Check out the standings. Check out the schedule.
That’s all you need to know about how important this week is to the St. John’s Edge.
The Edge play four home games over the next six days, two each against the Halifax Hurricanes and the London Lightning, the teams ahead of them in the overall standings in the National Basketball League of Canada.
They are also the teams that met in last year’s NBL Canada championship final, which was won by the Lightning.
In other words, they have been — and continue to be — the teams to beat.
“It’s always one game at a time, but this is a big week,” agreed Edge head coach/GM Jeff Dunlap. “If you’re a competitive, sports-minded person playing in any sport anywhere in the world, this is the position you want to be in.
“We need to embrace that and be enthusiastic and excited about it. I think we are.”
First into Mile One Centre are the Atlantic Division-leading Hurricanes (21-10) who play here tonight and Wednesday. The Lightning, who are here Saturday and Sunday, are 21-11 after a 109-102 loss to the Saint John Riptide Monday night.
Tonight’s game (7 p.m.) is the first meeting between Halifax and St. John’s since Nov. 19, the Hurricanes’ home opener and second-ever game for the expansion Edge.
But St. John’s is much different team than the one that dropped a 124-121 decision in Halifax. Five of the 11 players who dressed for that contest are no longer on Edge’s active roster. What’s more, St. John’s has transformed into a much bigger team with the addition of players like Ransford Brempong, Ryan Reid, Antony Stover and Xavier Ford.
“Something we haven’t really done this year is the possibility of playing two bigs at the same time and going with a power attack,” said Dunlap.
“We’ve been playing (Charles) Hinkle at the 4 (power forward position) and he’s been really good at it, but he’s not a power forward, that’s not who he is.
“There are some bigger teams we will face down the line, including the two coming here this week. Halifax has a lot of height and athleticism and is the No. 1 rebounding team in the league. London is probably the biggest most powerful team in the league.
“We may try it, putting Ryan Reid and Anthony Stover in at the same time.”
That would require the activation of Reid, the former NBAer who missed the opening two games of the Edge’s six-game homestand Friday and Saturday as St. John’s swept a pair of bitterly-contested matchups with the KW Titans.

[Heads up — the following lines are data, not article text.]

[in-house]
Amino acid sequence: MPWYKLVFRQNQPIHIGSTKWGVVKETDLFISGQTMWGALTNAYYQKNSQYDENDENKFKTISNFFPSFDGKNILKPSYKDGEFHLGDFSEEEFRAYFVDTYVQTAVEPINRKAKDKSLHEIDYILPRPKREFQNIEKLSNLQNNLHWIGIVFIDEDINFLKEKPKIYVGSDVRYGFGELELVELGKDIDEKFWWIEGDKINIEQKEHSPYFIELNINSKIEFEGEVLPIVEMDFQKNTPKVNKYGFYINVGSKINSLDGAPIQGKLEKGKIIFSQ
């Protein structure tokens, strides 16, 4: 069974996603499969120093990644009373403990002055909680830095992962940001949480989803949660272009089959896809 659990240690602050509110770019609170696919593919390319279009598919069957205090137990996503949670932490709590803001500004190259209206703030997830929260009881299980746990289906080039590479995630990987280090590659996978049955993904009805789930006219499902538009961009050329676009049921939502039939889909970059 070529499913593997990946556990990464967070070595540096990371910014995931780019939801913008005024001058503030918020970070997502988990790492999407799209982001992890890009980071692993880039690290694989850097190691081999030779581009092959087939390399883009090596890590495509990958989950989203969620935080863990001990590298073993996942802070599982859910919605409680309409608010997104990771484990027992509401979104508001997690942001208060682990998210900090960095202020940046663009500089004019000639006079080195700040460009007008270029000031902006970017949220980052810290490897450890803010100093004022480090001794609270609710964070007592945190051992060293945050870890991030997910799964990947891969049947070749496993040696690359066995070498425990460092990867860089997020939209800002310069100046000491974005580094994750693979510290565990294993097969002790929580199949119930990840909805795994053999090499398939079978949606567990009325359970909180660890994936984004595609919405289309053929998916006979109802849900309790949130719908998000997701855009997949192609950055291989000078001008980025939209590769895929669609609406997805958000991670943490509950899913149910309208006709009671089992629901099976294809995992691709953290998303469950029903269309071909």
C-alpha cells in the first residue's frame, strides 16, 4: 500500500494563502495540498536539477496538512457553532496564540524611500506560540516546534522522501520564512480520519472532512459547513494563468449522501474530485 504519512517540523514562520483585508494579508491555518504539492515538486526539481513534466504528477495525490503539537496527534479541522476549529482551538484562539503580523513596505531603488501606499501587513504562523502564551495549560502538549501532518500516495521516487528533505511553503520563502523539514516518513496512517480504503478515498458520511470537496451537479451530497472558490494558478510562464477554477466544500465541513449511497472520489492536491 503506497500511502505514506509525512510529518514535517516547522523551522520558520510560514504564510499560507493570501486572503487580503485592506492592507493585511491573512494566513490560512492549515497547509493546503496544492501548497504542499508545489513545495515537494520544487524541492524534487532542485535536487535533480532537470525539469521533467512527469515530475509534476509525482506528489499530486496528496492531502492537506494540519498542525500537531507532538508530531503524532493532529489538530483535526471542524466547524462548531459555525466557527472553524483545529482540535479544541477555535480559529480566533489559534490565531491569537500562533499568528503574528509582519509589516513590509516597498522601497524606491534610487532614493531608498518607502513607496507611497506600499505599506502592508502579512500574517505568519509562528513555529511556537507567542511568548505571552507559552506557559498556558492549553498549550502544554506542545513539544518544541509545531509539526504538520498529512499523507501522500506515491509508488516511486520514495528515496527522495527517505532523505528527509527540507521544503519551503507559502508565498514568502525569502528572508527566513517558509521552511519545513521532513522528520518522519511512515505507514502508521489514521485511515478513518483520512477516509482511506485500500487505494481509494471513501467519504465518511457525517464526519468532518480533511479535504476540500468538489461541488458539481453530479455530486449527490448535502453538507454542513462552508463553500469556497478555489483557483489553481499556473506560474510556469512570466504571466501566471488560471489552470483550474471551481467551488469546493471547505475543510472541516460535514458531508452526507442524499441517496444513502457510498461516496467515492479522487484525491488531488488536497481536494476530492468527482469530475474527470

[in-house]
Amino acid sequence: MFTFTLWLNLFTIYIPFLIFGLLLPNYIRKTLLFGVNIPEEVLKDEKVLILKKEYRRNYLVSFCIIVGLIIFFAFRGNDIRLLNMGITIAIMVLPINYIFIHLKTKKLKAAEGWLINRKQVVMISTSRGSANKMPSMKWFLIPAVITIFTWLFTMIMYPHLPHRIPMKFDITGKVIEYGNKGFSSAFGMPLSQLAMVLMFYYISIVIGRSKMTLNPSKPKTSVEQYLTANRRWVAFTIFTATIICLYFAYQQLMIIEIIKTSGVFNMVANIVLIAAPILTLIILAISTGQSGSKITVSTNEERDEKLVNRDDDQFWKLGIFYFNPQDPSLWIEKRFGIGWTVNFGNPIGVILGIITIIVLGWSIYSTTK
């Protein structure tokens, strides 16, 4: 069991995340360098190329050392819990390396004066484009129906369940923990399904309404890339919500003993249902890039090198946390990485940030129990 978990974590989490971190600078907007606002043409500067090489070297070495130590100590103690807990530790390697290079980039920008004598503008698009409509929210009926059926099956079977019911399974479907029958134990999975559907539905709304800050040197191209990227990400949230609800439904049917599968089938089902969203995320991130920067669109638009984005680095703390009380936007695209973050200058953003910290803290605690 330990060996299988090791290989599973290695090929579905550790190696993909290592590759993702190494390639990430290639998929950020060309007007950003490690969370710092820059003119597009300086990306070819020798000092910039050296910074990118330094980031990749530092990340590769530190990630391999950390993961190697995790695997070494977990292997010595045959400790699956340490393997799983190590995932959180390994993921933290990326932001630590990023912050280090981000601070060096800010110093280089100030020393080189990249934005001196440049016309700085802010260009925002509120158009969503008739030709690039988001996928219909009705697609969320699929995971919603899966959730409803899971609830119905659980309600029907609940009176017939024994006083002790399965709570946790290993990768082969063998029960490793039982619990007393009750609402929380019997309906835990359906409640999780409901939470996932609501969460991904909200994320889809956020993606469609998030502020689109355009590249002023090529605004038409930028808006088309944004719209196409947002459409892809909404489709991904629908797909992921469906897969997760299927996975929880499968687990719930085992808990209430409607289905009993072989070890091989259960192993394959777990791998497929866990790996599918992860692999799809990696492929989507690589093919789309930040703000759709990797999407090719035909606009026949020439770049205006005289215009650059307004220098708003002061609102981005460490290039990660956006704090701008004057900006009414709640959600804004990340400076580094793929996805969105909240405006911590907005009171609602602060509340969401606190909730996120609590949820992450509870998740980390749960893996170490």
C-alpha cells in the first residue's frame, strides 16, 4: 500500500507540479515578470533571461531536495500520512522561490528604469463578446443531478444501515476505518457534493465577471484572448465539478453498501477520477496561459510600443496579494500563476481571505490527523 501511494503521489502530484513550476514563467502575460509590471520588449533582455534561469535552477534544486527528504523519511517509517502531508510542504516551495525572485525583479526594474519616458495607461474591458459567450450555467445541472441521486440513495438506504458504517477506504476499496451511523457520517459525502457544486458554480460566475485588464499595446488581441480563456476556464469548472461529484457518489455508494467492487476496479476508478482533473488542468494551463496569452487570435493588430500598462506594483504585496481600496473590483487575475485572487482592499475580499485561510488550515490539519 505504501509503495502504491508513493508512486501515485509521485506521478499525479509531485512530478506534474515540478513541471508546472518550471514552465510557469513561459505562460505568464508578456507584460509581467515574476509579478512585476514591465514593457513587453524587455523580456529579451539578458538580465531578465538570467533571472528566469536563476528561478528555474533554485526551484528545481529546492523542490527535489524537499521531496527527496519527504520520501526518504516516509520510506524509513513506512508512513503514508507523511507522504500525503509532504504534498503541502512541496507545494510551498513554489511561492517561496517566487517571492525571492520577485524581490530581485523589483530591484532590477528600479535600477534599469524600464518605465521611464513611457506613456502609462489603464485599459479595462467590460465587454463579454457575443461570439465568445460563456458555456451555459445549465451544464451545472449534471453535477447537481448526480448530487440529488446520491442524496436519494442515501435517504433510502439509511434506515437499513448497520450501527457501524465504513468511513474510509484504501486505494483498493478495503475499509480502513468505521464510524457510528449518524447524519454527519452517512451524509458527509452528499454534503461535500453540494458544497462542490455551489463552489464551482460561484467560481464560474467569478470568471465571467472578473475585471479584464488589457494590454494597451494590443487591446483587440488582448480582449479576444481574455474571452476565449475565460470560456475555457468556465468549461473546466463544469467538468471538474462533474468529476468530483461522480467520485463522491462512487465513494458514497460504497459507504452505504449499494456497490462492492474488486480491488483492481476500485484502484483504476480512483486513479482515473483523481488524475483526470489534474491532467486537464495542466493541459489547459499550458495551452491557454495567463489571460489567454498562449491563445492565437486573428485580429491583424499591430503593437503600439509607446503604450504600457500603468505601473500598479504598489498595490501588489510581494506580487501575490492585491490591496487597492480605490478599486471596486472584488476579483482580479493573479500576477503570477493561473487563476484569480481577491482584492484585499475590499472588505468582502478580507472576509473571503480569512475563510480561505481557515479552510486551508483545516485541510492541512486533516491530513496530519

Dunlap says Reid — who has been sidelined with a “strained joint muscle or something” — might have been able to play Saturday if it had been a playoff game, and was hoping he would be good to go tonight. However, as of Monday evening, there was no announcement from the team of a roster move involving the Reid, who has yet to play at Mile One Centre.
It is known that power forward Grandy Glaze will not play tonight.
The Canadian has been suspended by the league for a game for leaving the bench Saturday to enter a midcourt melee sparked by Edge star Carl English being tripped as he raced down the court.
Glaze and guard Jarryn Skeete were both ejected from the game, but Dunlap says a league review shows Skeete’s action did not warrant a suspension.
“Because he left the bench so swiftly and got out to centre court, Grandy is going to get a game,” said Dunlap, “but Skeete was different. He took a couple of steps out onto the floor, but I felt he only did that in order to keep other guys back.
“He was actually trying to help control the situation even though he did take two steps onto the floor.
“When they reviewed it, the league thought the same thing.”
Dunlap himself quickly got out onto the floor when the brouhaha broke out.
“I didn’t want Carl to get into any further altercation,” said Dunlap. “That was a hard trip that came in the middle of a hard game. It was very physical with a lot of talking going on.
“They start chirping at each other and it gets the blood boiling, it makes me nervous and then to have an incident like that, where a player takes a hard foul …
“I was proud of Carl for not bouncing up and going after him.”
That wasn’t going to be the only point of praise Dunlap had for English, who at 37, is the league’s leading scorer. He took over top spot on the strength of a 58-point performance Saturday, the highest single-game point total in league history.
“He was in remarkable form … from the get-go,” said Dunlap.
“It was amazing what he was doing. And though we don’t want to keep belabouring his age, you know, while 37 is young in the real world, it’s not young in basketball.
“What he’s doing out there against players who are 10, 12, 14 years younger than him is incredible.”